Developing a register of randomised controlled trials in primary care.British Medical Journal 1993; 306 doi: https://doi.org/10.1136/bmj.306.6882.897 (Published 03 April 1993) Cite this as: British Medical Journal 1993;306:897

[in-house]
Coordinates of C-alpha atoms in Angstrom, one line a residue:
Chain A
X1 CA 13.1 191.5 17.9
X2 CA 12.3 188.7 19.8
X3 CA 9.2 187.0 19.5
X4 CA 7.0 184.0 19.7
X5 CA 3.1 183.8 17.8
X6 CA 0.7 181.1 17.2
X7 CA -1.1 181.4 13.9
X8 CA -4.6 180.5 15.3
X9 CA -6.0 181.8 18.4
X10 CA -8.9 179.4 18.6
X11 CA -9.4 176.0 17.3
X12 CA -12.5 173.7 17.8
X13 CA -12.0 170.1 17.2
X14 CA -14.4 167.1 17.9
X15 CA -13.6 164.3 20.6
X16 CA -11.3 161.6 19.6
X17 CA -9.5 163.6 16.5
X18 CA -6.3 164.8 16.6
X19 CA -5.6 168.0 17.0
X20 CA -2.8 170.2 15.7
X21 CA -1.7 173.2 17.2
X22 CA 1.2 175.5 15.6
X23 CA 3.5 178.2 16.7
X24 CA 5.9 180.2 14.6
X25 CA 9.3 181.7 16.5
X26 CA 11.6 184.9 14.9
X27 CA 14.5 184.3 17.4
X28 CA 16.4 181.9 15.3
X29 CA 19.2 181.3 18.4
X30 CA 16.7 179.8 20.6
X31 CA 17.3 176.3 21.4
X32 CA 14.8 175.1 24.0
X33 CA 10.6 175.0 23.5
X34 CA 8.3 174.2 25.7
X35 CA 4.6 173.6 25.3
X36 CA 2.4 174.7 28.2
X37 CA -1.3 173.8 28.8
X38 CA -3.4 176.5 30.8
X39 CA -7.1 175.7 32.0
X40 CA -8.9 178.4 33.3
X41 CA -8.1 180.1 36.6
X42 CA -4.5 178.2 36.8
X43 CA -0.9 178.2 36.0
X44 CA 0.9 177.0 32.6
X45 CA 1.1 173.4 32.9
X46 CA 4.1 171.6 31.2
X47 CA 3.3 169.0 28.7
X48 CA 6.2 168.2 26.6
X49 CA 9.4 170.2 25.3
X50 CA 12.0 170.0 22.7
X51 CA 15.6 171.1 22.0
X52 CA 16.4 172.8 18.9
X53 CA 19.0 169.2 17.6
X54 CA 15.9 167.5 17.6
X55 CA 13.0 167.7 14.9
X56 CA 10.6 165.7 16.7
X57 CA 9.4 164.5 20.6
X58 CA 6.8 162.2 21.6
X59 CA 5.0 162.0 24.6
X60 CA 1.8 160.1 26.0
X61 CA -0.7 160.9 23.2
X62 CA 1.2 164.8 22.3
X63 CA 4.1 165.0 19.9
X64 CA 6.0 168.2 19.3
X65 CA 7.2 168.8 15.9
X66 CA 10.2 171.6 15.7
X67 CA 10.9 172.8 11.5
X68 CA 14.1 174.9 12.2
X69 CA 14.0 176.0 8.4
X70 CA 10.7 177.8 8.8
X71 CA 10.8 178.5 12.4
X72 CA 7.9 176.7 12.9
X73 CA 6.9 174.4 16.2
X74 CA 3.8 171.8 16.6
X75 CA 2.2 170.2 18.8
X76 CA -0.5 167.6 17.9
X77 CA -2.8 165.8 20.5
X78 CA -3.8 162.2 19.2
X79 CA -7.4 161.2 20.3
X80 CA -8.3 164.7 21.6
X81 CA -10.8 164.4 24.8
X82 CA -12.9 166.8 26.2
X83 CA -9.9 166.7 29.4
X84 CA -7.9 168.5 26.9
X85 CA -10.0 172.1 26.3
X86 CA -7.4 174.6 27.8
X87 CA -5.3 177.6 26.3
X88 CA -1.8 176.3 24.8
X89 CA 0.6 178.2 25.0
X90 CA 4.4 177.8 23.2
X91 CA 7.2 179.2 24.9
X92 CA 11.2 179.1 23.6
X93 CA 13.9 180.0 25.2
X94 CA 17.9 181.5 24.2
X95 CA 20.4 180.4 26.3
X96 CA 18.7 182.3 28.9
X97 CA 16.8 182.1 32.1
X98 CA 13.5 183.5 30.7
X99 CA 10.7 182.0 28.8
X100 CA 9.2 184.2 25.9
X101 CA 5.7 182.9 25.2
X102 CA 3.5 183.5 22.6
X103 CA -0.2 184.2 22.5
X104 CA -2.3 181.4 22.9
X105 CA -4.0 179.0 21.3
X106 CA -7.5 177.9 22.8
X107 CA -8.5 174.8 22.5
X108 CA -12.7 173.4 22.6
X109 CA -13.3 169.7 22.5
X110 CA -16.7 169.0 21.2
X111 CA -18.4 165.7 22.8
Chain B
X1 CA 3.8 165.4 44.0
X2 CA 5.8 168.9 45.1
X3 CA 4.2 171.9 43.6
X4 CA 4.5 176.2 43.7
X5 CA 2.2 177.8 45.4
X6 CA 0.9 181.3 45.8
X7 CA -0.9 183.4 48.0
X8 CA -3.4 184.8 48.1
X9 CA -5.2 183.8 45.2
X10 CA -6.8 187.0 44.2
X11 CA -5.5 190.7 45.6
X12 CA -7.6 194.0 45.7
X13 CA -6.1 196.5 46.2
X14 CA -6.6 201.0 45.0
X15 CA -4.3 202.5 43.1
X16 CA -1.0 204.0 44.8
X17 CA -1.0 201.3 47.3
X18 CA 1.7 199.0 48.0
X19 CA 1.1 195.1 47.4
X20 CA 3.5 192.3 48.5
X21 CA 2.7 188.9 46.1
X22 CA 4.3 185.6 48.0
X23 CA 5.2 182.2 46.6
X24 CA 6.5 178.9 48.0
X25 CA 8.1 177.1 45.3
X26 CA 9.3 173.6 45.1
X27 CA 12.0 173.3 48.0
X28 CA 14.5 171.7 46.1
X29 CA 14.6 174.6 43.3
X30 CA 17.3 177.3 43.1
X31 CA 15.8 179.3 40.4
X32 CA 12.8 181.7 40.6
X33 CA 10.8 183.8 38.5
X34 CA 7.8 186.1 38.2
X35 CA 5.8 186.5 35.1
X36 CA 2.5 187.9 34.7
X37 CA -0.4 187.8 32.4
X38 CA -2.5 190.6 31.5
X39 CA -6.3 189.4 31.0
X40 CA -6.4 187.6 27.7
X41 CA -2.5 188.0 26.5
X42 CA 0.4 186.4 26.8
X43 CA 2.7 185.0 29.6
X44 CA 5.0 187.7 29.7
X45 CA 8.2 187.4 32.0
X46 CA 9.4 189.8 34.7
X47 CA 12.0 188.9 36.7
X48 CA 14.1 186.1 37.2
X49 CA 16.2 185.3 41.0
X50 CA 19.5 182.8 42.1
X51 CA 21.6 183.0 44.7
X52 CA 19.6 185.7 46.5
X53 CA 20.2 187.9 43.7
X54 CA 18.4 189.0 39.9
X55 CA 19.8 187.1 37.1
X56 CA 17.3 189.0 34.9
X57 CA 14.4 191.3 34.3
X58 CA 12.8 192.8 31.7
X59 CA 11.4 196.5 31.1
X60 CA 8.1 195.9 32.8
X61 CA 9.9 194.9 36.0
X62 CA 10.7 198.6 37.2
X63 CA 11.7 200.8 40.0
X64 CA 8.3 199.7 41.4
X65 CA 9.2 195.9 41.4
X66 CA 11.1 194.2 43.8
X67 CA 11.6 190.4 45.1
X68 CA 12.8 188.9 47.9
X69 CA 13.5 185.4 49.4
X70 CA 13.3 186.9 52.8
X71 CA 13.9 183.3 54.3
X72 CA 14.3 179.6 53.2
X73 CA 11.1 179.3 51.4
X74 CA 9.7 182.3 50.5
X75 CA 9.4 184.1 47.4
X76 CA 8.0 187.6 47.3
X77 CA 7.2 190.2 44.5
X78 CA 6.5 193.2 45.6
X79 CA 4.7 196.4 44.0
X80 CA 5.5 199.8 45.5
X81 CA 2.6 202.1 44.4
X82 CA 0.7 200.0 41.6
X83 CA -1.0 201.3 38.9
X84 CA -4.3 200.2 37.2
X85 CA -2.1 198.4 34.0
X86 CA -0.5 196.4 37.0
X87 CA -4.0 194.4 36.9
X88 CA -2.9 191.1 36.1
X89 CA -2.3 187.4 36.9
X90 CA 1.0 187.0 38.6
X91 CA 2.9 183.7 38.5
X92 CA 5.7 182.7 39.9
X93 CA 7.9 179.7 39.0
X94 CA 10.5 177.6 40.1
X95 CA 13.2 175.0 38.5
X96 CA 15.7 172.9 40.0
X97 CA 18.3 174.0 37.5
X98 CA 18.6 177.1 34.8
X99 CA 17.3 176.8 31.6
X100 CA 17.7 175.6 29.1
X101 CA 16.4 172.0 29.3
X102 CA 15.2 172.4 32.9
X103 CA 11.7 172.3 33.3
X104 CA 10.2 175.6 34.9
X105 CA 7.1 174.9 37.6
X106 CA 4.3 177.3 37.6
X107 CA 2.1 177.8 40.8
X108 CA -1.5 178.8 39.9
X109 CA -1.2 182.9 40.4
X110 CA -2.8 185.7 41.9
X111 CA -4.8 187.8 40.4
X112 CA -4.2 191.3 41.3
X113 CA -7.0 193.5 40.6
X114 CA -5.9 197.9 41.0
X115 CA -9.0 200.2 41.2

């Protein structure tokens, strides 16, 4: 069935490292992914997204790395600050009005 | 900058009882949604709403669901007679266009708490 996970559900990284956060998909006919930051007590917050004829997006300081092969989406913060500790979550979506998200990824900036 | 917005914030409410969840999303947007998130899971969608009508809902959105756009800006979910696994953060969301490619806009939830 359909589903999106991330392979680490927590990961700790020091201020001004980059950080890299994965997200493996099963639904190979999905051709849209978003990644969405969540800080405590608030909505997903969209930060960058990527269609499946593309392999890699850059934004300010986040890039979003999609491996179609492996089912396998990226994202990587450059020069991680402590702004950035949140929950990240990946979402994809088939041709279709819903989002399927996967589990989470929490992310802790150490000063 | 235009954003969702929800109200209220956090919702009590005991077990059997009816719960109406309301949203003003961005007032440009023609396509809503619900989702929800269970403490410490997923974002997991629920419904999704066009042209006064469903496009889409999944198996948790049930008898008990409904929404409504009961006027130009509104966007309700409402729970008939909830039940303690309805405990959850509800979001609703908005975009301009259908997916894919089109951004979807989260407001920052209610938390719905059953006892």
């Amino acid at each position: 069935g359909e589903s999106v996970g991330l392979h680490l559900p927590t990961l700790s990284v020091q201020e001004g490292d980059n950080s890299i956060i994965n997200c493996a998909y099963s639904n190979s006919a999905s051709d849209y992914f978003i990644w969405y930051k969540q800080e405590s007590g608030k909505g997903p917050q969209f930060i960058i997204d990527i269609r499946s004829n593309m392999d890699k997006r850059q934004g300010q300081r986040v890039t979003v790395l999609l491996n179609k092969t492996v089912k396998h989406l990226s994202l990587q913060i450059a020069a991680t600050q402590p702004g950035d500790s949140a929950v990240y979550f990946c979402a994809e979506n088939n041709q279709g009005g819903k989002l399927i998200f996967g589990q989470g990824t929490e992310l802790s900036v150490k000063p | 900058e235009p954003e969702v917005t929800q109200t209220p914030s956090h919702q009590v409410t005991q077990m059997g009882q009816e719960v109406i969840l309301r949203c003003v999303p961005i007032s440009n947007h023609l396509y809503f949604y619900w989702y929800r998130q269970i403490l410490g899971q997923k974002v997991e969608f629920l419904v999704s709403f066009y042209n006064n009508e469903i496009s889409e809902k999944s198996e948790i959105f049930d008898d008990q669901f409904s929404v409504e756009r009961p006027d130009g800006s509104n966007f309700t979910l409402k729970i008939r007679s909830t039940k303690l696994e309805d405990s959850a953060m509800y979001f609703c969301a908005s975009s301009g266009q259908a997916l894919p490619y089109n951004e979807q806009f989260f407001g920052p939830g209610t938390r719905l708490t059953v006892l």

OBJECTIVE--To determine the number, nature, site of publication, and feasibility of identifying randomised controlled trials relevant to primary care. DESIGN--Review of literature using three strategies: approaching journal editors, Medline search, and manual search of individual journals. SETTING--Journals containing publications of studies based in primary care. MAIN OUTCOME MEASURES--The number, site of publication, and subject of trials identified. RESULTS--No journal had a system which enabled identification of all the randomised controlled trials it published. 266 trials relevant to primary care were identified from 110 different journals during 1987-91 by Medline. Of these, only 62 trials were published in primary care journals. Hand searching of seven major primary care research journals showed that between 13% and 38% of the trials had been missed by the Medline search. Of the trials identified, 47 (18%) were concerned with mental disease (including neuroses, tobacco misuse and alcohol misuse) and 43 (16%) were concerned with hypertension. CONCLUSION--Given the diversity of publication sources and topics, this supports the need for a centrally based register of randomised controlled trials that may be relevant to primary care overviews in the future.